Search This Blog

Sunday, October 11, 2009

Just a Pilgrim. Garth Ennis (Writer), Carlos Ezquerra (Artist), Paul Mounts, Ken Wolak (Colours), Chris Eliopoulos (Letters). Dynamite (2008)


This is a punishingly bleak, very well written and fantastically illustrated story about the end of the world. The dying sun has grown bigger and dried up the earth, the seas have gone as hove most of the population. What remains is scrabbling for life fighting other humans and mutated marine life that survived the Burn. A group of people under attack by pirates are rescued by a man who calls himself a pilgrim. He quotes the Bible and offers to guide them to where they are heading for. The group includes a young boy, Billy who becomes intrigued by the Pilgrim much to his parents dismay. The pirates continue to harry the group until a final very violent confrontation. In the second part a group of people are under threat from creatures called sliders, they take over the bodies of the people they kill. This group have a plan to leave the earth with a cargo of human, animal and vegetable DNA. The Pilgrim arrives among them as the threats they face become critical.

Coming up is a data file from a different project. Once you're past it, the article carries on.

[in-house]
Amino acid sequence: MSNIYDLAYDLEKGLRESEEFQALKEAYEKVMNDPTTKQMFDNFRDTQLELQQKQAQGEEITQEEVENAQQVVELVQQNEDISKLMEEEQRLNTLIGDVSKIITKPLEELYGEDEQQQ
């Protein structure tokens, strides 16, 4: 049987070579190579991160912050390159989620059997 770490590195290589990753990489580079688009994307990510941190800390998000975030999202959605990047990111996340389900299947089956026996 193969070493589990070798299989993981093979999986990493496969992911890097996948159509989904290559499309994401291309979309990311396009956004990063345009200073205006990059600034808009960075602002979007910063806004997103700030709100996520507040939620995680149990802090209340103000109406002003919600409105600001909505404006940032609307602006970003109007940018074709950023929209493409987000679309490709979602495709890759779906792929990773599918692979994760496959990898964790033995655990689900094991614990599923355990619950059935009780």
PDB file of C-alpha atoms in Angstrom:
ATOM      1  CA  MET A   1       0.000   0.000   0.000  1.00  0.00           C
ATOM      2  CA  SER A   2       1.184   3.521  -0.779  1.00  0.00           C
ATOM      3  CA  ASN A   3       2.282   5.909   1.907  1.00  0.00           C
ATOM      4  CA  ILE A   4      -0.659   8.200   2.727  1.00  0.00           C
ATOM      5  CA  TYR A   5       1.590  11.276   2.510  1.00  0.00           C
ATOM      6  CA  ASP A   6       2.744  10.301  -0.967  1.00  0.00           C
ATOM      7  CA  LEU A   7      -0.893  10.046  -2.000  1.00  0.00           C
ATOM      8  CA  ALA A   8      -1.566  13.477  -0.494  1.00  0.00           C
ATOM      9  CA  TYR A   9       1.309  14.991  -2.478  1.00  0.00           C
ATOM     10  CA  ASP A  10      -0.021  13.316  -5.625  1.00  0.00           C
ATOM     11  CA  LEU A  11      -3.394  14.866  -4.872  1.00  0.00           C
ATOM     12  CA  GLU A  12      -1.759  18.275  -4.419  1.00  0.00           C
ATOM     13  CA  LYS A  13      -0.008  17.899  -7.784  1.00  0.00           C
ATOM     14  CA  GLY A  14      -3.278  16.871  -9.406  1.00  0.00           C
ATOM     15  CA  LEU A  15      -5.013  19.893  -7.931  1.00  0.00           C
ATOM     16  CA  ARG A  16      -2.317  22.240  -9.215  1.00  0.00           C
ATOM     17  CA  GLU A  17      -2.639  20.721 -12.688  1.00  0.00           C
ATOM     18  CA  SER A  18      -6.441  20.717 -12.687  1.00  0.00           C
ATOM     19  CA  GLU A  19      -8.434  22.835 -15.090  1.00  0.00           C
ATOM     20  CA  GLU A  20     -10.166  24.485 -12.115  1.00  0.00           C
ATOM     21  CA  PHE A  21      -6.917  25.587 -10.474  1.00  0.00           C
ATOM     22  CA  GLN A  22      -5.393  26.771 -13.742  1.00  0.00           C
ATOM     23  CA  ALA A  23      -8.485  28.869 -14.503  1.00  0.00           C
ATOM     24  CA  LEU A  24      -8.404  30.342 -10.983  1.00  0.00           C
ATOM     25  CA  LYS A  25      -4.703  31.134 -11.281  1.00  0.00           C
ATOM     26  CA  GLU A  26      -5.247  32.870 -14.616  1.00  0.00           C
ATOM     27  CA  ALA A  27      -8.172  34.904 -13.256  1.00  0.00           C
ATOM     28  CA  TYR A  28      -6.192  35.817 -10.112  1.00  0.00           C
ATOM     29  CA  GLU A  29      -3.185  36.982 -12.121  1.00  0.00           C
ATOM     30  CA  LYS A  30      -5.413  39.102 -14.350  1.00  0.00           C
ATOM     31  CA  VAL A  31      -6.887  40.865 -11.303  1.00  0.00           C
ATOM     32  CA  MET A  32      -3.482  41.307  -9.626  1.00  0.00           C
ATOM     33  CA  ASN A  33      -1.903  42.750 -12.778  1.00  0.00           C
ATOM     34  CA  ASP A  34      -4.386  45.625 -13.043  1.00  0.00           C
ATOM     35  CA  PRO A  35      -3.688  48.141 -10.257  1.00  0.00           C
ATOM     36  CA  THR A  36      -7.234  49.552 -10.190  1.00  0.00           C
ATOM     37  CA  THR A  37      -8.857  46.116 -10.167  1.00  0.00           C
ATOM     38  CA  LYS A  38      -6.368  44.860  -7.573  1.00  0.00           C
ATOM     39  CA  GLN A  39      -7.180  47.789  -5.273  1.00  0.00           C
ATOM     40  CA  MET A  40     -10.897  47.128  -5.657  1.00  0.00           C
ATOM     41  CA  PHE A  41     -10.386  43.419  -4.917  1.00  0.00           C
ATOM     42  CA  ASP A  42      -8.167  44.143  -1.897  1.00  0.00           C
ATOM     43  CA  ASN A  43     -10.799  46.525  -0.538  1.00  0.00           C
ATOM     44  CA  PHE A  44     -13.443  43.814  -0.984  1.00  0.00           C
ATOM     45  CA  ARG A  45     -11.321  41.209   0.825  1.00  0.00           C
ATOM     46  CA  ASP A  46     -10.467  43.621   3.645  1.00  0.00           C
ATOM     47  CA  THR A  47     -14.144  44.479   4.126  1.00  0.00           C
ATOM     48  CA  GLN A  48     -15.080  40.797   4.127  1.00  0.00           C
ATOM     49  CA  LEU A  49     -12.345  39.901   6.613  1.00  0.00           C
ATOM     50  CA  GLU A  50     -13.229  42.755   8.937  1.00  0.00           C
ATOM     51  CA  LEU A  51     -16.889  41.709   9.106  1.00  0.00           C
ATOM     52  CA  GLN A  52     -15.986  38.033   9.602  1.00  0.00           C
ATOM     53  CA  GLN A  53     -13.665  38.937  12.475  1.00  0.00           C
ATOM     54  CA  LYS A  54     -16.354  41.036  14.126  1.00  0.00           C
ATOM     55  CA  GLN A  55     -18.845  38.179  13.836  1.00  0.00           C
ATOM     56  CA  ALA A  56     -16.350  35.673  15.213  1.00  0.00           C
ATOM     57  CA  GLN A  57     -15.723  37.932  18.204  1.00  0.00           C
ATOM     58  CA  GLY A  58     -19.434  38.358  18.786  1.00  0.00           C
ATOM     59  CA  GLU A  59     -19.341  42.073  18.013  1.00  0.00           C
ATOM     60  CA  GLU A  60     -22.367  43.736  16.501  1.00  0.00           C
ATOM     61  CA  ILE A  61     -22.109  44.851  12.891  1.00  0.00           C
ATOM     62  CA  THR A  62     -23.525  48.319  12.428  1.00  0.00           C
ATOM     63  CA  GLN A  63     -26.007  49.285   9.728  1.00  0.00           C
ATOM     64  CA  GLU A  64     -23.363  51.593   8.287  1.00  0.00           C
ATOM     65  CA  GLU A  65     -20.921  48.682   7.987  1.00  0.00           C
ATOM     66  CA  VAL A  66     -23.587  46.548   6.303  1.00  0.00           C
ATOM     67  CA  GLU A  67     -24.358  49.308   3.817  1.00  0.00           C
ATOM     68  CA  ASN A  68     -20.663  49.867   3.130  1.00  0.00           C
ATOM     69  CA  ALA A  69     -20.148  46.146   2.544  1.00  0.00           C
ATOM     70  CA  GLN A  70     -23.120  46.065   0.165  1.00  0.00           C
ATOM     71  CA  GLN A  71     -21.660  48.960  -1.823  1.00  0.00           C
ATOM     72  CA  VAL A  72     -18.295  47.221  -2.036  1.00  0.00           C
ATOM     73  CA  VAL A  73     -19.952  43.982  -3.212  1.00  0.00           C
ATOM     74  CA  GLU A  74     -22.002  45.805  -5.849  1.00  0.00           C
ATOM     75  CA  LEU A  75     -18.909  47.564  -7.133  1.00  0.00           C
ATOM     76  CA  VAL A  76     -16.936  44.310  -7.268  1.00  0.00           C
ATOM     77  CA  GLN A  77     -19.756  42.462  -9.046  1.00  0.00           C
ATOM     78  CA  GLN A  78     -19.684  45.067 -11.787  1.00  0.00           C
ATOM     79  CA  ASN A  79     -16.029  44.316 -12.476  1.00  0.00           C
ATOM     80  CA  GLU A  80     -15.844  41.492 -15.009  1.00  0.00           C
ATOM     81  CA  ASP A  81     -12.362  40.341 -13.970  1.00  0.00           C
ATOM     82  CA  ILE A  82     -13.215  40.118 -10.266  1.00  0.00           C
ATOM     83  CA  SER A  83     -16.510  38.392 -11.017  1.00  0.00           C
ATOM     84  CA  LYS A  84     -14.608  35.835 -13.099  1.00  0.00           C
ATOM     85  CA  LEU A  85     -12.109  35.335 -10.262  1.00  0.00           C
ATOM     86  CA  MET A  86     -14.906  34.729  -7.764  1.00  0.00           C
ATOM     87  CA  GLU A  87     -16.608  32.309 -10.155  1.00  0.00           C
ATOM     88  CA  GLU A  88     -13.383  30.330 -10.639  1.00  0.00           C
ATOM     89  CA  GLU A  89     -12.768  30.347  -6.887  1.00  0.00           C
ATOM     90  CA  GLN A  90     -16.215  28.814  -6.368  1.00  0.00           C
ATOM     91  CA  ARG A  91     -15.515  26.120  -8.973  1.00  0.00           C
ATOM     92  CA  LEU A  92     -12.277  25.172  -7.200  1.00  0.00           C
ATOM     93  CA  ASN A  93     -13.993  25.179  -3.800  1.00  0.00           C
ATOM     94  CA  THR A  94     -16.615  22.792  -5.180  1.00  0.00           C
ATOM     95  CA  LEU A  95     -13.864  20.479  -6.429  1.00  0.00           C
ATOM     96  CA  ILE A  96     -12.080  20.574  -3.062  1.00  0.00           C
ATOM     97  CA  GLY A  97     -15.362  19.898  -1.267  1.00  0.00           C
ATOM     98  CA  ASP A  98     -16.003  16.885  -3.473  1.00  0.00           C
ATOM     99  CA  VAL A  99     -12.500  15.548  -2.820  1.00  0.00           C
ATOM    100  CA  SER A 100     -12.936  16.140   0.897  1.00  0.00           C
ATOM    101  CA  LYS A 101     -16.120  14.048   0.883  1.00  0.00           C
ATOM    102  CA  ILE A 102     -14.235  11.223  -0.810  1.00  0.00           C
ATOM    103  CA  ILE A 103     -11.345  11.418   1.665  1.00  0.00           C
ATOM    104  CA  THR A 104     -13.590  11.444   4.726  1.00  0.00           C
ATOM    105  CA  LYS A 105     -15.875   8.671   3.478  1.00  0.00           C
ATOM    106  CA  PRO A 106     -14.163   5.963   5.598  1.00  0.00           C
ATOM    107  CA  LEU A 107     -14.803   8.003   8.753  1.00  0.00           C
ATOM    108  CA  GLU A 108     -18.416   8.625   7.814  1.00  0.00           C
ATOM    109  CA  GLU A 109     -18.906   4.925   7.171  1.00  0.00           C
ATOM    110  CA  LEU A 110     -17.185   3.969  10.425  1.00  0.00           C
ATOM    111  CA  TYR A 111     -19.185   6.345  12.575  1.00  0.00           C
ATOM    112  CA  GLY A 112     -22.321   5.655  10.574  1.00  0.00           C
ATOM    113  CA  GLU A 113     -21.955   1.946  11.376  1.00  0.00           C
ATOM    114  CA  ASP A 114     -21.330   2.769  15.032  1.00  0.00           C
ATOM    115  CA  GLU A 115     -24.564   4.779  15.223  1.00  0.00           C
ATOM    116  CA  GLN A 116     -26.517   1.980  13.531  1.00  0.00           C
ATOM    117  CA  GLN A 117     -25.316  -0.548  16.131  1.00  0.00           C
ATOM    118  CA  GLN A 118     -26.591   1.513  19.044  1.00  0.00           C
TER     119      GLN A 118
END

The first story is the better of the two, as it relentlessly follows the logic of a situation where only extremes make sense. People still cling to ideas and structures that they carried over from the pre-Burn world, they are out of place in the new environment. The Pilgrim, a religious fanatic, is at home in this new world due to his extremity as is the leader of the pirates, everyone less extreme is likely to be ground up between the two forces they represent. The story is airtight, it unfolds with a rigorous logic, underscored with a pitch black humour that only adds to the parched tone of the story. The cast are pitch perfect and the conclusion as flinty hearted as it should be.
The second part backs away from the dusty savagery of the first, the context is slightly softer and the change is not for the better. Brutal strength of will rather than extremity is the key note and the inherent insanity of the Pilgrim is jarring in this setting. He is undermined as a character because the story required that he should be. It is a good story, it looses in comparison to the first one.
This is a very striking comic by a wonderfully talented creative team, at its best is has the uncompromising grip of the best horror stories, even when it slacken off a little it packs a considerable punch.

No comments:

Post a Comment